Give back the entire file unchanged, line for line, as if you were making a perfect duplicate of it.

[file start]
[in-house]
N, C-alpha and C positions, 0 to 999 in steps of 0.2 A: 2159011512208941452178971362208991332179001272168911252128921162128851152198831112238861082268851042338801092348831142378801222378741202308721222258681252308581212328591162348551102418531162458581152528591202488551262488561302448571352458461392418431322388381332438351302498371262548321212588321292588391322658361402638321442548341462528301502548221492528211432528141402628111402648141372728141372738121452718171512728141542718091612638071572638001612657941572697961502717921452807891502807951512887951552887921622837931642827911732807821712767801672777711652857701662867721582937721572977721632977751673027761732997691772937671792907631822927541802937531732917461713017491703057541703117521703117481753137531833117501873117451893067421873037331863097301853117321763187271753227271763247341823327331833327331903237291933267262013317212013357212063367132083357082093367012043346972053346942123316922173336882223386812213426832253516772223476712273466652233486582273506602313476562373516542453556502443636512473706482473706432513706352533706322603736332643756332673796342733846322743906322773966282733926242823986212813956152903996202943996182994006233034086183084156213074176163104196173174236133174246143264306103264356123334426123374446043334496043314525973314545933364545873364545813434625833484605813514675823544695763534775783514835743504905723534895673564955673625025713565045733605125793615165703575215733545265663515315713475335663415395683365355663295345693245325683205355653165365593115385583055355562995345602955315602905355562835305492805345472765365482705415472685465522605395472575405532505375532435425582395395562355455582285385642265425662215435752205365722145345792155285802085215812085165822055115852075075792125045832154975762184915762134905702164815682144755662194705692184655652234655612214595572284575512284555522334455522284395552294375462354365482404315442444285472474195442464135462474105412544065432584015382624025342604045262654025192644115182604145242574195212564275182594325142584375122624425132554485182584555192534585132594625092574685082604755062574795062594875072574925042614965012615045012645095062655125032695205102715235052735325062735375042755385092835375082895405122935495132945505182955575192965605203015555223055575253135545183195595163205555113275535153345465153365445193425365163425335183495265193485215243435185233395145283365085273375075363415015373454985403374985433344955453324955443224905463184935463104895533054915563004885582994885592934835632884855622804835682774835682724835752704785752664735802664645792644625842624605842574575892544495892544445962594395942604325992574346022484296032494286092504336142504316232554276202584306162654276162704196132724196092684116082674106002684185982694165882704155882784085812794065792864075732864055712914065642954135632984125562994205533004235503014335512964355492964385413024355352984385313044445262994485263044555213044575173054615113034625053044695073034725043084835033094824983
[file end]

[in-house]
N, C-alpha and C positions, 0 to 999 in steps of 0.2 A: 2159011512208941452178971362208991332179001272168911252128921162128851152198831112238861082268851042338801092348831142378801222378741202308721222258681252308581212328591162348551102418531162458581152528591202488551262488561302448571352458461392418431322388381332438351302498371262548321212588321292588391322658361402638321442548341462528301502548221492528211432528141402628111402648141372728141372738121452718171512728141542718091612638071572638001612657941572697961502717921452807891502807951512887951552887921622837931642827911732807821712767801672777711652857701662867721582937721572977721632977751673027761732997691772937671792907631822927541802937531732917461713017491703057541703117521703117481753137531833117501873117451893067421873037331863097301853117321763187271753227271763247341823327331833327331903237291933267262013317212013357212063367132083357082093367012043346972053346942123316922173336882223386812213426832253516772223476712273466652233486582273506602313476562373516542453556502443636512473706482473706432513706352533706322603736332643756332673796342733846322743906322773966282733926242823986212813956152903996202943996182994006233034086183084156213074176163104196173174236133174246143264306103264356123334426123374446043334496043314525973314545933364545873364545813434625833484605813514675823544695763534775783514835743504905723534895673564955673625025713565045733605125793615165703575215733545265663515315713475335663415395683365355663295345693245325683205355653165365593115385583055355562995345602955315602905355562835305492805345472765365482705415472685465522605395472575405532505375532435425582395395562355455582285385642265425662215435752205365722145345792155285802085215812085165822055115852075075792125045832154975762184915762134905702164815682144755662194705692184655652234655612214595572284575512284555522334455522284395552294375462354365482404315442444285472474195442464135462474105412544065432584015382624025342604045262654025192644115182604145242574195212564275182594325142584375122624425132554485182584555192534585132594625092574685082604755062574795062594875072574925042614965012615045012645095062655125032695205102715235052735325062735375042755385092835375082895405122935495132945505182955575192965605203015555223055575253135545183195595163205555113275535153345465153365445193425365163425335183495265193485215243435185233395145283365085273375075363415015373454985403374985433344955453324955443224905463184935463104895533054915563004885582994885592934835632884855622804835682774835682724835752704785752664735802664645792644625842624605842574575892544495892544445962594395942604325992574346022484296032494286092504336142504316232554276202584306162654276162704196132724196092684116082674106002684185982694165882704155882784085812794065792864075732864055712914065642954135632984125562994205533004235503014335512964355492964385413024355352984385313044445262994485263044555213044575173054615113034625053044695073034725043084835033094824983